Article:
One evening during this Advent, our small inter-faith group gathered for its monthly communal discussion. We are Jews, Christians, Muslims, and agnostics. However, one of our members was absent. He was with some Muslim students who were experiencing fear from people who were associating these students with terrorists.
We met in this atmosphere of fear, mindful of the season of Chanukah, Christmas, and Milad un Nabi (Muhammad’s birth). We remembered the first century Roman occupation and conflicts over Jerusalem up to this day. The possibility of peace in Jerusalem, or in our world seems so remote.
Out of our despair, one person lifted up a word of hope: “Then the wolf will live with the lamb… there will be neither hurt nor harm in all my holy mountain” (Isaiah 11: 6 – 10). Another remembered the promise to Zechariah: “The dawn from on high will break upon us… to guide our feet into the way of peace” (Lk. 1: 78 & 79).
However, another person labeled these visions “utopian,” meaning impractically idealistic, plunging us back into the doldrums. Another offered, “What we need is a strong leader in Israel and a strong leader in Palestine to unify the people.” We hear the same sentiment about leadership in our own country. Yet, perhaps it’s that longing for a strong leader that’s utopian. Ever since the ancient Hebrews asked a reluctant Samuel for a king, that dream has failed (I Samuel 8). Conflicts and injustice have continued into our time.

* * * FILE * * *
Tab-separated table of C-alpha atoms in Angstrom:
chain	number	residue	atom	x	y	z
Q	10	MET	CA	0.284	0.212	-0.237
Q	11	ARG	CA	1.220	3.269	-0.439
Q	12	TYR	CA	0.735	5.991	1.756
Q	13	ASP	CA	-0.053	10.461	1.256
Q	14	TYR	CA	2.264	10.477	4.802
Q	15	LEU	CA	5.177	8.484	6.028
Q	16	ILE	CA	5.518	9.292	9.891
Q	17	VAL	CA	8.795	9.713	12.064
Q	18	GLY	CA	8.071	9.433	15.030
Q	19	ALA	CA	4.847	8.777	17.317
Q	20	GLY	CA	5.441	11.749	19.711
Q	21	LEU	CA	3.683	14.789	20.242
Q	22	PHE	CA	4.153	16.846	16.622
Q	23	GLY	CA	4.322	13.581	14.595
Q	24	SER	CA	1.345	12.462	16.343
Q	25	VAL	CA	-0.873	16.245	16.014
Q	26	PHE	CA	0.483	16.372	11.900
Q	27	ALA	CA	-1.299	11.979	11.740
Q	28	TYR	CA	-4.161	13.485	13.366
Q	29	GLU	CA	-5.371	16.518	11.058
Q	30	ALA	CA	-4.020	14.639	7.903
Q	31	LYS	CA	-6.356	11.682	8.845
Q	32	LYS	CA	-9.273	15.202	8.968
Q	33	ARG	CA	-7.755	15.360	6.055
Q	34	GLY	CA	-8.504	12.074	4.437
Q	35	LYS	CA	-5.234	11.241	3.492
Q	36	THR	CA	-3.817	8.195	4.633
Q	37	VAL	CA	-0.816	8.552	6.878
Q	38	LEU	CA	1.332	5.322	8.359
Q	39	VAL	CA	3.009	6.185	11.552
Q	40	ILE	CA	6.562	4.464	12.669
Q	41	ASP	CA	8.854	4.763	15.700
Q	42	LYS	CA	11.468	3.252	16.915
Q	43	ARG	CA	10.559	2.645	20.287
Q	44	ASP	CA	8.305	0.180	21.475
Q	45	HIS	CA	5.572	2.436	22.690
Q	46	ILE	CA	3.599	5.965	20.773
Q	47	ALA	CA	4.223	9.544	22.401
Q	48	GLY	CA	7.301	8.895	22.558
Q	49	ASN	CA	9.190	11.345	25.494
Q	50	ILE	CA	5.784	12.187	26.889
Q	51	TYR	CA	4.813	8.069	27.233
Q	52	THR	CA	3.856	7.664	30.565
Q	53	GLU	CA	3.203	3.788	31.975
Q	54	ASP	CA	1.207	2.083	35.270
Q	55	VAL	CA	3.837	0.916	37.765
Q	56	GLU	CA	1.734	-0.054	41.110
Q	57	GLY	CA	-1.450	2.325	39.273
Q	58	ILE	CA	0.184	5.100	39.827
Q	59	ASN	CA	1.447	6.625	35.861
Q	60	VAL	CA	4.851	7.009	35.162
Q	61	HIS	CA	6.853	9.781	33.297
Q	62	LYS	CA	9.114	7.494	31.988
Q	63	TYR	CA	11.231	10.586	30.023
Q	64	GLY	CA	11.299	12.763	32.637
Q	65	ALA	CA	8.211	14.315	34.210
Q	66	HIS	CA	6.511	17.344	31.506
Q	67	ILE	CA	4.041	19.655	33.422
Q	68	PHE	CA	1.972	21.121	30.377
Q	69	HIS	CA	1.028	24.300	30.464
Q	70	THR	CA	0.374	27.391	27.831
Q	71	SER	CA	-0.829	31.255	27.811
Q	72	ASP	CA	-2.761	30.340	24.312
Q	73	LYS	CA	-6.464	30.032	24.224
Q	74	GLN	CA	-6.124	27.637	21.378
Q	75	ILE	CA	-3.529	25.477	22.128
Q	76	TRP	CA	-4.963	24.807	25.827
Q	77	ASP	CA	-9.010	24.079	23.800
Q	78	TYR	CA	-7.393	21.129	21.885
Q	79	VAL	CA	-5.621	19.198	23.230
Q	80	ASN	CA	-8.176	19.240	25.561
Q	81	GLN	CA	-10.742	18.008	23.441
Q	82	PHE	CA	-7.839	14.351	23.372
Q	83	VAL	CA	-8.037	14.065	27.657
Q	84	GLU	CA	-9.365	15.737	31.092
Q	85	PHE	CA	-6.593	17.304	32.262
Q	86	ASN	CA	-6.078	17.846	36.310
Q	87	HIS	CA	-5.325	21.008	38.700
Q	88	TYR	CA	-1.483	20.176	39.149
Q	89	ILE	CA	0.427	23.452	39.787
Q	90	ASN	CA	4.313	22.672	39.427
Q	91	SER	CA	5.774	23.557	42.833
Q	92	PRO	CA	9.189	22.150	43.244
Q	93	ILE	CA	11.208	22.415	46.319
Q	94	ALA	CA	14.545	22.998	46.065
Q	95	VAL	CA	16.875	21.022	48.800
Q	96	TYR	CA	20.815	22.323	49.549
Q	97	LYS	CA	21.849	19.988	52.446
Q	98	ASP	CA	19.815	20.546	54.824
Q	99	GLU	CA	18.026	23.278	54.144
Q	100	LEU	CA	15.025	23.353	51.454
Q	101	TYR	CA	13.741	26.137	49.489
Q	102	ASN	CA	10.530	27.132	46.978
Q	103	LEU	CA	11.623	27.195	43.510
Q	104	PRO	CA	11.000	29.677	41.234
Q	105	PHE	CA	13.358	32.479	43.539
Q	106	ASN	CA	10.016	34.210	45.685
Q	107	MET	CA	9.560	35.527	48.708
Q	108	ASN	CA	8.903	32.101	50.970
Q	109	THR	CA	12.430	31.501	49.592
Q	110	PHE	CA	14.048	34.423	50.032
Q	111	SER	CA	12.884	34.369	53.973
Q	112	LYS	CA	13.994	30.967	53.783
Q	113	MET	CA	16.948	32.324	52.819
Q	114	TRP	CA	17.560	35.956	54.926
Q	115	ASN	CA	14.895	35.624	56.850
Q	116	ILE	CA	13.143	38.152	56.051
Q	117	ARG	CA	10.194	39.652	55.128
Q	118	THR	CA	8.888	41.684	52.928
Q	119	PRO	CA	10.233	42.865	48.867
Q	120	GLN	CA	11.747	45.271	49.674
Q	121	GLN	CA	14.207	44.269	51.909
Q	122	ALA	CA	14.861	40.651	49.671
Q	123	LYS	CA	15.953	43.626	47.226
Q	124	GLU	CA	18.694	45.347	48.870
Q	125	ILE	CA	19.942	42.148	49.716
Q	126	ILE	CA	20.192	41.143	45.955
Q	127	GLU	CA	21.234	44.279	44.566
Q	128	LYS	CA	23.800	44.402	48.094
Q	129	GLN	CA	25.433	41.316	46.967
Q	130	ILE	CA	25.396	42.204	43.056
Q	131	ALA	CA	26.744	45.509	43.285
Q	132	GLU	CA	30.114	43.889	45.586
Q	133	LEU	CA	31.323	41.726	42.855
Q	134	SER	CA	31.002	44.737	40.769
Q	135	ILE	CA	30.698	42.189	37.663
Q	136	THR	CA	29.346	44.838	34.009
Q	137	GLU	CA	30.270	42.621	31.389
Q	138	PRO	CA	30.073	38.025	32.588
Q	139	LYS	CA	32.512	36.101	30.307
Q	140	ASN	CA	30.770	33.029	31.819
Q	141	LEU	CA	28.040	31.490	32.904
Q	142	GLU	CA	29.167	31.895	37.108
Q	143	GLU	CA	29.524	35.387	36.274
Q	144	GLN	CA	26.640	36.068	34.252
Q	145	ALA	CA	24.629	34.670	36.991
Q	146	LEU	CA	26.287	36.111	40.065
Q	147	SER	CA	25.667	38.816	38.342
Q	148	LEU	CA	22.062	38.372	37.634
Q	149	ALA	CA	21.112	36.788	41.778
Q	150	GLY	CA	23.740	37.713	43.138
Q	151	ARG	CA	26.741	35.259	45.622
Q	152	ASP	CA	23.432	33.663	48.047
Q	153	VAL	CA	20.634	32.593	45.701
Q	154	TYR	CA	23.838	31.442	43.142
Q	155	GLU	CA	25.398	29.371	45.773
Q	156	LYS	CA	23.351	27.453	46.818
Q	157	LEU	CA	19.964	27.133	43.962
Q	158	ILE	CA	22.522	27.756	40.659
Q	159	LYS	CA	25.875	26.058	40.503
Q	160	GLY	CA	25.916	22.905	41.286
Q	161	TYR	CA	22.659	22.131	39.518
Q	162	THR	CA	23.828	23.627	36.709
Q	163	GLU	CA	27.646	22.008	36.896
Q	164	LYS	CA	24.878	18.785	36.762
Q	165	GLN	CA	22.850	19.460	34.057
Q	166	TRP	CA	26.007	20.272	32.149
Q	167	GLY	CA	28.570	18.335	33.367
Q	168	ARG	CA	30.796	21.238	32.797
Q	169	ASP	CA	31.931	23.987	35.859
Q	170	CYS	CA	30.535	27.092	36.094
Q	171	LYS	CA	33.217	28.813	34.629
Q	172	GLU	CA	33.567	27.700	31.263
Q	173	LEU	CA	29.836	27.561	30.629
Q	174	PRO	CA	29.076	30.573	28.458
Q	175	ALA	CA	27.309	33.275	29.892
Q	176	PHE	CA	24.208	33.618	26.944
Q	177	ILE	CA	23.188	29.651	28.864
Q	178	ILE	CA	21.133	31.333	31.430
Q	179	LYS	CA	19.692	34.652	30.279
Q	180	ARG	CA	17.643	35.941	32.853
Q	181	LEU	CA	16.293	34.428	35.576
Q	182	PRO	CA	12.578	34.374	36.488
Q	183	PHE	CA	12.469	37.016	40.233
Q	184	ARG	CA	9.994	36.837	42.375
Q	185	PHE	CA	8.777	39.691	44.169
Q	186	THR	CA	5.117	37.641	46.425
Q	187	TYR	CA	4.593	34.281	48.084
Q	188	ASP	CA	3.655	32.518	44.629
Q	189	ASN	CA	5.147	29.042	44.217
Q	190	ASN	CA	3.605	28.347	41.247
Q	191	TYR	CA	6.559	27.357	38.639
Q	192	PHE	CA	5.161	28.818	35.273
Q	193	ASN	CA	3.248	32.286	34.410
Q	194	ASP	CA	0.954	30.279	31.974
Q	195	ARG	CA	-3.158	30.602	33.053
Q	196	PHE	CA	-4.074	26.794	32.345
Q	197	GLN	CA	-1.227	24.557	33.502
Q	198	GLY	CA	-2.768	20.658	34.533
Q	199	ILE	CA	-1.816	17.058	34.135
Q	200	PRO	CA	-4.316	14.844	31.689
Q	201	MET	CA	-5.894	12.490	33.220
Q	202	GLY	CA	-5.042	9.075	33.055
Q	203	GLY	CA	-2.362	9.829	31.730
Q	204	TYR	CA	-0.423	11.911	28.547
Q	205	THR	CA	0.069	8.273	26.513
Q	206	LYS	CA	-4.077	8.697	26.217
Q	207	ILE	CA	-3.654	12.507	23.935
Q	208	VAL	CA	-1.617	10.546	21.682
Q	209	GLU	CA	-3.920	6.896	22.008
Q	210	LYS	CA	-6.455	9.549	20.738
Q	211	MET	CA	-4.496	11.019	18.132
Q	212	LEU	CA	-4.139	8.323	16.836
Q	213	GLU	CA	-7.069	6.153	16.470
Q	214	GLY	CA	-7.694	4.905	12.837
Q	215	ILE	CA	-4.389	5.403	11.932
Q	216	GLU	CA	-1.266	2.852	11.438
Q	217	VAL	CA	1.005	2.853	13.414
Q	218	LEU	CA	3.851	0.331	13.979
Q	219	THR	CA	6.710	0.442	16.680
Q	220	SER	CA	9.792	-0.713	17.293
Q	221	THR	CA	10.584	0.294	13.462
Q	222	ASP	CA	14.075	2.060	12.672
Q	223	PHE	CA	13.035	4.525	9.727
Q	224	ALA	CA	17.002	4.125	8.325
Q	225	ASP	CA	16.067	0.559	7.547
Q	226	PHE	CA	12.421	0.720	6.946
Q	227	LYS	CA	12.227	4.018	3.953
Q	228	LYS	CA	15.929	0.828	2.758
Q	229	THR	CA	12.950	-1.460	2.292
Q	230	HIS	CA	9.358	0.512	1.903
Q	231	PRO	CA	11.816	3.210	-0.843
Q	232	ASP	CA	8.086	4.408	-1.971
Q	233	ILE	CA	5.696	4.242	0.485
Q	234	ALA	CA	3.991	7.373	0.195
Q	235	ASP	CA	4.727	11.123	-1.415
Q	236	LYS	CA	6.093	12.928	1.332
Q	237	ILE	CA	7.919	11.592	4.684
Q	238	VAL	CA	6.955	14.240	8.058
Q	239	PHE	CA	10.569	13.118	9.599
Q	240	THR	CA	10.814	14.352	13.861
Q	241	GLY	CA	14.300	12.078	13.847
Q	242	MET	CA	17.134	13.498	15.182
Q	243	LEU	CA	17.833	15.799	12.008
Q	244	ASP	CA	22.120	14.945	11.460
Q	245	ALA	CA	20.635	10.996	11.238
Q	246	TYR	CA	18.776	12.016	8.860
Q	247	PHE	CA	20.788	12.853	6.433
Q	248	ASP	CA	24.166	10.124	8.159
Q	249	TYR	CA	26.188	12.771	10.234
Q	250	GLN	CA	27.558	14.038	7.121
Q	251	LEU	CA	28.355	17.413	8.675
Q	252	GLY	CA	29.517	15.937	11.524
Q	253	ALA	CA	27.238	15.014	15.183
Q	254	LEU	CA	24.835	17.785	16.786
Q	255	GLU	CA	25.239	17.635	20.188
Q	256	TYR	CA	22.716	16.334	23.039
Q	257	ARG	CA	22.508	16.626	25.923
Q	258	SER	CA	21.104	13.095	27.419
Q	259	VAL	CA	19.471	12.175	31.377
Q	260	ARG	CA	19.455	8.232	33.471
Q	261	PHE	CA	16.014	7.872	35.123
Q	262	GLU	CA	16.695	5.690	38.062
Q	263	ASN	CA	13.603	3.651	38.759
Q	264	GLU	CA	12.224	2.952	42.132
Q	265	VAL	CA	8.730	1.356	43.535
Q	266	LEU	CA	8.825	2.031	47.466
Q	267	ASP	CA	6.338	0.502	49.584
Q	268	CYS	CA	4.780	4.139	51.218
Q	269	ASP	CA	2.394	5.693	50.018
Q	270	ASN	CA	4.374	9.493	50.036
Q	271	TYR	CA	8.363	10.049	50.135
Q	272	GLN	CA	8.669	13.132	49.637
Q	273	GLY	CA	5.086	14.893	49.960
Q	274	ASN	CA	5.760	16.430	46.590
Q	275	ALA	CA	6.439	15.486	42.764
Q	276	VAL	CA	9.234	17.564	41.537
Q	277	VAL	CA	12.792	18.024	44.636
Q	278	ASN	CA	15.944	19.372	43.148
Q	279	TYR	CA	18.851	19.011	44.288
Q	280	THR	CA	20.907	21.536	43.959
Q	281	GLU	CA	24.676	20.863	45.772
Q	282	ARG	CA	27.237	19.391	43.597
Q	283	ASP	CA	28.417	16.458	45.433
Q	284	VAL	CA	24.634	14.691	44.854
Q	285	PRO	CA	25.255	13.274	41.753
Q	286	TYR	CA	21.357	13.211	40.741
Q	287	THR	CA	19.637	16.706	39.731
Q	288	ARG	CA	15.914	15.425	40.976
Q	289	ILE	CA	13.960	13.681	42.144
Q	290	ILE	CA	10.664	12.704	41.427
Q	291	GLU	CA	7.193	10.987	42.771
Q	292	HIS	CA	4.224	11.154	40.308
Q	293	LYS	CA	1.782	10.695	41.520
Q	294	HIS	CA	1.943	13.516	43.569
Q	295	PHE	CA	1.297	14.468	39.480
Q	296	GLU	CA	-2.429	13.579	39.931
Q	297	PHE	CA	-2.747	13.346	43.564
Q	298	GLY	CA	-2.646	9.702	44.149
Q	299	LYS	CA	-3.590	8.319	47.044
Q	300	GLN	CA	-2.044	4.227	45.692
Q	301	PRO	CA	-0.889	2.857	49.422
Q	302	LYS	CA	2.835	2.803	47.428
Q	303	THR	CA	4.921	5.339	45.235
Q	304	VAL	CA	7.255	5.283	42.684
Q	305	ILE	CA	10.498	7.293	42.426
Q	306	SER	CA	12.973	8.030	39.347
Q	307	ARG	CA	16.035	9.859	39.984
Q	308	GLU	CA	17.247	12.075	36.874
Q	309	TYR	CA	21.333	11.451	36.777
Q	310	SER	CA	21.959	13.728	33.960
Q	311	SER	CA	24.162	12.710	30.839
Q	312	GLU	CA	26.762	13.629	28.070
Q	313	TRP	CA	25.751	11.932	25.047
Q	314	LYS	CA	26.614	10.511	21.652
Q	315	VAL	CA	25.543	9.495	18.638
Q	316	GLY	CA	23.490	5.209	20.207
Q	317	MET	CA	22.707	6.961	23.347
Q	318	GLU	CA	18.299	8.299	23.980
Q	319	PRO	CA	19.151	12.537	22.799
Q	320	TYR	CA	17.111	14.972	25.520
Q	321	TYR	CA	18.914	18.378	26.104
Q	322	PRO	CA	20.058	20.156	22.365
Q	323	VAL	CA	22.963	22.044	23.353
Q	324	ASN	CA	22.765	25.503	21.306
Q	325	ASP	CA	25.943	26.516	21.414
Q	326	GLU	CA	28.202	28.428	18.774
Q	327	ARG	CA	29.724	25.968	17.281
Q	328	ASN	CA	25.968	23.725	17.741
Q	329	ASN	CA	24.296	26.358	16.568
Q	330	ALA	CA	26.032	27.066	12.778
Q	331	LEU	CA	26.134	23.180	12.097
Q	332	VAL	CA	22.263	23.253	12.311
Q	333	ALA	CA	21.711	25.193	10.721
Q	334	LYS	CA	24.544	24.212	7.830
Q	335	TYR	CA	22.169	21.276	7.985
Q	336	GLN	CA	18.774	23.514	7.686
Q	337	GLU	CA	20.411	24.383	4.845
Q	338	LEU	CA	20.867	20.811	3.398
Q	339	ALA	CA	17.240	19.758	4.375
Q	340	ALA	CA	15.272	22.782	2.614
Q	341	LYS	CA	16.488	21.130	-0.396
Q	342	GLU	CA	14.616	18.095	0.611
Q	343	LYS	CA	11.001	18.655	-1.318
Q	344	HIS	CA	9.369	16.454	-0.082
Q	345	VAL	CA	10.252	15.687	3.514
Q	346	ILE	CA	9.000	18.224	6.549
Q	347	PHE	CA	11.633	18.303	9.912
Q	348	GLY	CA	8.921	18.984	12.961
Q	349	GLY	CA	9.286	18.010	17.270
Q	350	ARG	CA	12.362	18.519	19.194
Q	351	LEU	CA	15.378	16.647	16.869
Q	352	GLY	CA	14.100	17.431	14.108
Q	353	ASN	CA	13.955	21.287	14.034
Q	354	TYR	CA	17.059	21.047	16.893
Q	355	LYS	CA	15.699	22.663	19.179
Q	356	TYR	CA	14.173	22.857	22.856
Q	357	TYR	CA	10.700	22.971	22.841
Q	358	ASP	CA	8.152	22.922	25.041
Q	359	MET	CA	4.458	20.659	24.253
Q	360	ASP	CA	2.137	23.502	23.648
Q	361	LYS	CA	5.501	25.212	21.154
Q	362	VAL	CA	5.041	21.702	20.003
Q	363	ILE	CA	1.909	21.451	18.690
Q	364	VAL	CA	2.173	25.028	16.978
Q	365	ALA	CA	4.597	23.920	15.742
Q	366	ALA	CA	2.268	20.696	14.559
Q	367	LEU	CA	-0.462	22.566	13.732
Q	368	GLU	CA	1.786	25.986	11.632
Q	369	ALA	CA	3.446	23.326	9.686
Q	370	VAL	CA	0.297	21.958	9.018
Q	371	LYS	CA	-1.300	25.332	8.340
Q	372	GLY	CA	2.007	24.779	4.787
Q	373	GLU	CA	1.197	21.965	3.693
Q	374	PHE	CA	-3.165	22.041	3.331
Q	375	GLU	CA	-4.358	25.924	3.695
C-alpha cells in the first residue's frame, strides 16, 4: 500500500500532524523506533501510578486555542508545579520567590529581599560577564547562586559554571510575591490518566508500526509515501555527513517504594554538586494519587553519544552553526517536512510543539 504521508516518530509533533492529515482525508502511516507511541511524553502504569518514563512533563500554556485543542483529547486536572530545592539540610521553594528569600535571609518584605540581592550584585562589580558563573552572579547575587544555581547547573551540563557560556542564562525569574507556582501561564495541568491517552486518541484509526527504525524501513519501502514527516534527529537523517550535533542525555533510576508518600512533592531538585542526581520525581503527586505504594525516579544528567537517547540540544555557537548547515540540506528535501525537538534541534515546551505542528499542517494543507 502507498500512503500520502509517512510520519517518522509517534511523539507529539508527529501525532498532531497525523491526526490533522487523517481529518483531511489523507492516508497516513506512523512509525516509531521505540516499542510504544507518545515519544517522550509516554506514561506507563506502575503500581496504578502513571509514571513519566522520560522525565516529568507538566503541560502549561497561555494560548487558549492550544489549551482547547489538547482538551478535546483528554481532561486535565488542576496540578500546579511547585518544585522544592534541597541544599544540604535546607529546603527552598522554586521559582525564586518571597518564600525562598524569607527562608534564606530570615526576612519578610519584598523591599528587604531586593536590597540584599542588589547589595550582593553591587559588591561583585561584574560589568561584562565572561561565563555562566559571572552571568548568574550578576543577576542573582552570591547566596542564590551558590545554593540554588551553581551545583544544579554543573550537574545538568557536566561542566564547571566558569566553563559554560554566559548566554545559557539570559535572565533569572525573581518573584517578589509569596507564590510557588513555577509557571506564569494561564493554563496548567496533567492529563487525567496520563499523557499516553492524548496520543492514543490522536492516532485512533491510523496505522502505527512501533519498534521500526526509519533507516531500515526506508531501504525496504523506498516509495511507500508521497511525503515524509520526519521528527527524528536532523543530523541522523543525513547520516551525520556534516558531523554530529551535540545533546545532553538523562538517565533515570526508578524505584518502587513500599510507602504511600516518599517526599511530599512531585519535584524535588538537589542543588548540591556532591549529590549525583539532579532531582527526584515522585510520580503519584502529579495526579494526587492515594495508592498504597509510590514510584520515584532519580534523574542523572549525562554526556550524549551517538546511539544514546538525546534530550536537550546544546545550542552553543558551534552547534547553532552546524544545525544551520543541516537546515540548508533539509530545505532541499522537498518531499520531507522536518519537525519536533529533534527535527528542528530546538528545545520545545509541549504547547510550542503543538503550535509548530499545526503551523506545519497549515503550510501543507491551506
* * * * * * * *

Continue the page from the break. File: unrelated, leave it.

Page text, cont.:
Then one of us remembered the vision of Jesus: “Do not be afraid, little flock, for it is God’s good pleasure to give you the dominion;” that is not given to a king, nor a charismatic leader, nor a strong no-nonsense-president but given to multifaceted small groups of human beings expanding and uniting into possibilities of peace and justice for all people. (Luke 12: 32) (see also Luke. 5:10).
We expressed this hope to our Muslim friends. It is “good news of great joy for all people” in these fearful times.